In Byrne v. Crown Asset Management, LLC., 2018 WL 1609479, at *2 (N.D.Cal., 2018), Judge Chen found that California’s elder abuse statute permits trebling of the Rosenthal Act penalty.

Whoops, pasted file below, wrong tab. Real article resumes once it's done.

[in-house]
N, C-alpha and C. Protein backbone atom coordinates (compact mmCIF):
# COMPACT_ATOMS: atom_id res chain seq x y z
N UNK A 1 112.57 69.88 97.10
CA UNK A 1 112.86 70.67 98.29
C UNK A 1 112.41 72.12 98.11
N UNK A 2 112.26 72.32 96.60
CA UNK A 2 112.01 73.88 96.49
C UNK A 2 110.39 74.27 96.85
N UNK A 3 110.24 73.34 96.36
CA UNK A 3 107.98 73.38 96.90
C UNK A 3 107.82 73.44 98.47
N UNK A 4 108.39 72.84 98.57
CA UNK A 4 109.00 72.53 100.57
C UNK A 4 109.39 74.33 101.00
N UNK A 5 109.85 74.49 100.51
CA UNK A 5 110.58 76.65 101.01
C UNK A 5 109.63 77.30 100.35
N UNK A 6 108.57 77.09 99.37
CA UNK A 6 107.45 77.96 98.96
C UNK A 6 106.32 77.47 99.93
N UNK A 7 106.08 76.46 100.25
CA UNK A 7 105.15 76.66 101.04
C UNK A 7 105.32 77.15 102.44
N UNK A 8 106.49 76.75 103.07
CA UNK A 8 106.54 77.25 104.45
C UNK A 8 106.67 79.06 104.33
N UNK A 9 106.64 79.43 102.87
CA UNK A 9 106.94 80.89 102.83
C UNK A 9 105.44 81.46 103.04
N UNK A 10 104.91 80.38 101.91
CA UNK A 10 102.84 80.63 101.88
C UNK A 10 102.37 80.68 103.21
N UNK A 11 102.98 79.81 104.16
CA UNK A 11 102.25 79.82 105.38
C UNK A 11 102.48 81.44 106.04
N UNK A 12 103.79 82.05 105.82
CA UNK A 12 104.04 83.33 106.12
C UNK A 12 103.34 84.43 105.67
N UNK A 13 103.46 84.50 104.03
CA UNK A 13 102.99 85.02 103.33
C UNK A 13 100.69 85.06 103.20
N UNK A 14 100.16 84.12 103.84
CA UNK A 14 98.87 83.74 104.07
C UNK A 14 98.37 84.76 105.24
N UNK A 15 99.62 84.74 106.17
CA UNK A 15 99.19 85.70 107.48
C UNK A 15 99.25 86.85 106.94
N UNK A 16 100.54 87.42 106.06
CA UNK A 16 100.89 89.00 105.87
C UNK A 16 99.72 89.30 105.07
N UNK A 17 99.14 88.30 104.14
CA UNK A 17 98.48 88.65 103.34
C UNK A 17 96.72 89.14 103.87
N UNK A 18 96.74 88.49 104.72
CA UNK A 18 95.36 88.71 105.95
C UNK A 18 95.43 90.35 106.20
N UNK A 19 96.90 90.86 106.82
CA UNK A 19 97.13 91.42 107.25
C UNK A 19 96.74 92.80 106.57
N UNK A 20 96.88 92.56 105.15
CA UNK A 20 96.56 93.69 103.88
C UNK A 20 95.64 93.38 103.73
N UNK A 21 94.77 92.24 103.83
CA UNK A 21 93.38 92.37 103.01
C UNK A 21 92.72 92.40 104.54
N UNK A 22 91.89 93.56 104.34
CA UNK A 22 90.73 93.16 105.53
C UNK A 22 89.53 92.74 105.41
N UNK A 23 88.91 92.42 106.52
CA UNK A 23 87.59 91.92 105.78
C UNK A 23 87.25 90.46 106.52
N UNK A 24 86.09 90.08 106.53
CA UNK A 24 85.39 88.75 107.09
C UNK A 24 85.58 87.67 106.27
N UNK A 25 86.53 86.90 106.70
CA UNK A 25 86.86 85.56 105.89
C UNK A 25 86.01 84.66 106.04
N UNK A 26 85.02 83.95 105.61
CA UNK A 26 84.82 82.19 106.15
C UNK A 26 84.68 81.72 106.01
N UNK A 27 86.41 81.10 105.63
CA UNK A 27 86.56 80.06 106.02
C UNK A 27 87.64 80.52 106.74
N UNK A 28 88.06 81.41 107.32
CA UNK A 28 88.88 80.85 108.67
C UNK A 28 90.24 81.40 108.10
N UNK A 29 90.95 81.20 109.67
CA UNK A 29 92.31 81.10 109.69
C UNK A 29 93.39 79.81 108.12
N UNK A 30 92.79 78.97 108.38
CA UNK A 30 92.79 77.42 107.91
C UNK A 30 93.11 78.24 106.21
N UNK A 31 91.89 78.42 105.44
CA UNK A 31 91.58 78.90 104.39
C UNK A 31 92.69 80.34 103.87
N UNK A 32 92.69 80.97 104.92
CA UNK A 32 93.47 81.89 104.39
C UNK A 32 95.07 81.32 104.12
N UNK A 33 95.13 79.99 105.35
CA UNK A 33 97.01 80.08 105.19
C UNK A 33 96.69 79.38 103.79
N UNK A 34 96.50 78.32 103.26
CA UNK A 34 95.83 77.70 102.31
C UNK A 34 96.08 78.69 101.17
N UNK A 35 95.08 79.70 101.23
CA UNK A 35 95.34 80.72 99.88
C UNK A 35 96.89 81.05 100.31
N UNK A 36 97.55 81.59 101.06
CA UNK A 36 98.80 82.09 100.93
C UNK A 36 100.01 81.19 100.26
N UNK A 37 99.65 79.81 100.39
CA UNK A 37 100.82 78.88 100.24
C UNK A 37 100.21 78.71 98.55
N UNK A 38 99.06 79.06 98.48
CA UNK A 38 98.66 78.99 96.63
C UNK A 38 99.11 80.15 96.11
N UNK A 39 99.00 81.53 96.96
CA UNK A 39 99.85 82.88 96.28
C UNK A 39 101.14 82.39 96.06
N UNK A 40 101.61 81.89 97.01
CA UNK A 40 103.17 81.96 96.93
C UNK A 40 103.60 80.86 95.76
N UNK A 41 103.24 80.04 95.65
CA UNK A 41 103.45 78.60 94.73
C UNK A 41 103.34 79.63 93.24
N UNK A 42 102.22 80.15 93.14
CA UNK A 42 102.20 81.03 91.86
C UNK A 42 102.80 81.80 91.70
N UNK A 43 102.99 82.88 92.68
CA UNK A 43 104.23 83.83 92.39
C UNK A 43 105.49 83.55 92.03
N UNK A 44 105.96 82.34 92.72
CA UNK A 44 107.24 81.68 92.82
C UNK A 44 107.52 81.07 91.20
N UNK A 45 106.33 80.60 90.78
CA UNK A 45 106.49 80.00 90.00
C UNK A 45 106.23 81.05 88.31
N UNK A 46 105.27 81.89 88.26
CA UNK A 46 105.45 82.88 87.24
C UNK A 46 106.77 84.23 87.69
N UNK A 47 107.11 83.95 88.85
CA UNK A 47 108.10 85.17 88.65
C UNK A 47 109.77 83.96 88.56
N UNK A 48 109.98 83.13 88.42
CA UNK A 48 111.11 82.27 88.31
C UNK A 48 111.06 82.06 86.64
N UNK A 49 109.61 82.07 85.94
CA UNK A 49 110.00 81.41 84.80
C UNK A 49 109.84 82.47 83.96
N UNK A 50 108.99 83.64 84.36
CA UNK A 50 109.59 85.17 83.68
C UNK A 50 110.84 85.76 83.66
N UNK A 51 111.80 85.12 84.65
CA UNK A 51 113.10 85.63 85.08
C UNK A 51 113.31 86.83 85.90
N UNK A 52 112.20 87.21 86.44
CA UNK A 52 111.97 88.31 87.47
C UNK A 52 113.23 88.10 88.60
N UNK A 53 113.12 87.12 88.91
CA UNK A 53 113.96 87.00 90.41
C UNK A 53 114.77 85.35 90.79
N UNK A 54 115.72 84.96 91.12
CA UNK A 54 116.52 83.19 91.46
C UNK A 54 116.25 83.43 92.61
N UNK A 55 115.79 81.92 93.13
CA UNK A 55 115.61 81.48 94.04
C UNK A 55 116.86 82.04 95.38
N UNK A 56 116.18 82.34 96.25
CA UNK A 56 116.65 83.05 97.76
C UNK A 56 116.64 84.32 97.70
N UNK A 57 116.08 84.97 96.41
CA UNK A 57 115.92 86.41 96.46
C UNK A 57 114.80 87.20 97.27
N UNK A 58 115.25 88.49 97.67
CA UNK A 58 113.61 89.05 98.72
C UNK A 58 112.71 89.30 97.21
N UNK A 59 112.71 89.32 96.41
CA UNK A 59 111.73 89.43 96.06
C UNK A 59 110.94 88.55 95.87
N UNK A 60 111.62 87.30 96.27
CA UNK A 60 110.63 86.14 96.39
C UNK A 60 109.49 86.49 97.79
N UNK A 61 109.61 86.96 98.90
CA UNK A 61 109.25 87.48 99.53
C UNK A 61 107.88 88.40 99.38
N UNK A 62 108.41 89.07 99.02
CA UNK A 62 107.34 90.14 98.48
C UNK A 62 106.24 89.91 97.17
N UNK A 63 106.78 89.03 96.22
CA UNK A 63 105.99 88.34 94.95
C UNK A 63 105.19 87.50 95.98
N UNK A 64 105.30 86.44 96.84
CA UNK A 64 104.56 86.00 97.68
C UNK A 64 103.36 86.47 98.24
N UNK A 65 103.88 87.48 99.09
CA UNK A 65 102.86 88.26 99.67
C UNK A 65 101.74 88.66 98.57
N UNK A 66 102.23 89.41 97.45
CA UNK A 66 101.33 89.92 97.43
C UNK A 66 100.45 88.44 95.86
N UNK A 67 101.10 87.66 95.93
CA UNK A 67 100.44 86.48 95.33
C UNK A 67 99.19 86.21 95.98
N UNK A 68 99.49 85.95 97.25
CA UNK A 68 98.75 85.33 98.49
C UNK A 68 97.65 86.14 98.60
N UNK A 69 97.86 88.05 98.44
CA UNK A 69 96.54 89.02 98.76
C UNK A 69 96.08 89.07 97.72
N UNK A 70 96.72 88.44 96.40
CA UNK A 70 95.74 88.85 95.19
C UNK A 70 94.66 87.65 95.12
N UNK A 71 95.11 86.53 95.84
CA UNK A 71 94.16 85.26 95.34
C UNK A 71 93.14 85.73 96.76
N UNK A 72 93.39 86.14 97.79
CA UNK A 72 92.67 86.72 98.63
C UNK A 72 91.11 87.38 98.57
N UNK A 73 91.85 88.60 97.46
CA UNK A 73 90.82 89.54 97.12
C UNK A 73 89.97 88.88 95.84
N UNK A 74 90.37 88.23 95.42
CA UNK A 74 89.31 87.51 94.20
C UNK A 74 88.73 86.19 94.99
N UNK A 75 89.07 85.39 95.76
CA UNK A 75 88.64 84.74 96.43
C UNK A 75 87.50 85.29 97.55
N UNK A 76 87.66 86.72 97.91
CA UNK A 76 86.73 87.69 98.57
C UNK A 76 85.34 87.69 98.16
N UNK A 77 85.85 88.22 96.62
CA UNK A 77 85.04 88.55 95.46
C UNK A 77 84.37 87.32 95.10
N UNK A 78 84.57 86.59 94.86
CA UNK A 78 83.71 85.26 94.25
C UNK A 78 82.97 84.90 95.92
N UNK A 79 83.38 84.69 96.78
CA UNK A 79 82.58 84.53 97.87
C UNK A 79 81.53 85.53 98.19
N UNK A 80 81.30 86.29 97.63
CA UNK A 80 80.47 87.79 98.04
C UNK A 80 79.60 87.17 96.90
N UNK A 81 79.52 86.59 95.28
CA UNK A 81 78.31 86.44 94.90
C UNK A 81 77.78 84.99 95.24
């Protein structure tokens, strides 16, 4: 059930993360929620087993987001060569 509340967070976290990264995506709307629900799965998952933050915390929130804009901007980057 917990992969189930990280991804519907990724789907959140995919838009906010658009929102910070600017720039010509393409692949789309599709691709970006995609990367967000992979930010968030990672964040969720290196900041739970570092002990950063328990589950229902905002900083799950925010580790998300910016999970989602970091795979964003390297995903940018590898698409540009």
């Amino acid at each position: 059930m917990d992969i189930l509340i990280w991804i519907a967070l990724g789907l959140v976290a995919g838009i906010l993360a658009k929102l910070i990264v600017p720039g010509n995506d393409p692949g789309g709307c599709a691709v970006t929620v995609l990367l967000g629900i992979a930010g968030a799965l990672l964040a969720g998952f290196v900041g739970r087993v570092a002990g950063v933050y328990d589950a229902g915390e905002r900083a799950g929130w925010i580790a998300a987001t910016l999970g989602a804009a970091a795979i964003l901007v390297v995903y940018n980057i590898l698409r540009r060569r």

Defendant TRG argues that Section 3345 only authorizes trebling of punitive damages, and therefore the request should be interpreted as a “de facto” demand for punitive damages, which are unavailable under the FDCPA and the Rosenthal Act. See, e.g., Varnado v. Midland Funding LLC, 43 F.Sup.3d 985, 993 (N.D. Cal. 2014); Sanchez v. Client Servs., Inc., 520 F.Supp.2d 1149, 1163-64 (N.D. Cal. 2007). Defendant TRG, however, misconstrues Section 3345. . . .Though Section 3345 clearly permits trebling of punitive damages, it also permits trebling “[w]henever” a statute authorizes “either a fine, or a civil penalty or other penalty, or any other remedy the purpose or effect of which is to punish or deter….” Cal. Civ. Code § 3345(b) (emphasis added). The key question is whether “the statute under which recovery is sought permits a remedy that is in the nature of a penalty.” Clark v. Sup. Ct., 50 Cal.4th 605, 614 (2010) (holding that Section 3345 permits trebling “only if the statute under which recovery is sought permits a remedy that is in the nature of a penalty”). If it is a penalty, then trebling under Section 3345 is permitted. Here, both the FDCPA and Rosenthal Act permit the recovery of statutory penalties and fines (other than damages). See 15 U.S.C. §§ 1692k(a)(2)(A), 1692k(b)(1) (authorizing a penalty up to $1,000); Cal. Civ. Code § 1788.30(b) (permitting “a penalty” between $100 and $1,000 for any “willful[ ] and knowing[ ] violat[ion]” of the Rosenthal Act). The Ninth Circuit has recognized that “[s]tatutory damages under the FDCPA are intended to deter violations by imposing a cost on the defendant even if his misconduct imposed no cost on the plaintiff.” Gonzales v. Arrow Financial Servs., LLC, 660 F.3d 1055, 1067 (9th Cir. 2011) (quotation omitted). It also specifically noted that comparable damages under California’s Rosenthal Act “increase deterrence, thus affording greater protections to consumers and operating consistently with the FDCPA.” Id. Such statutory damages therefore have “the purpose or effect…to punish or deter.” Cal. Civ. Code § 3345(b). Trebling under Section 3345 is thus permitted. Cf. Clark, 50 Cal.4th at 614. Defendant TRG is wrong that they are unavailable as a matter of law.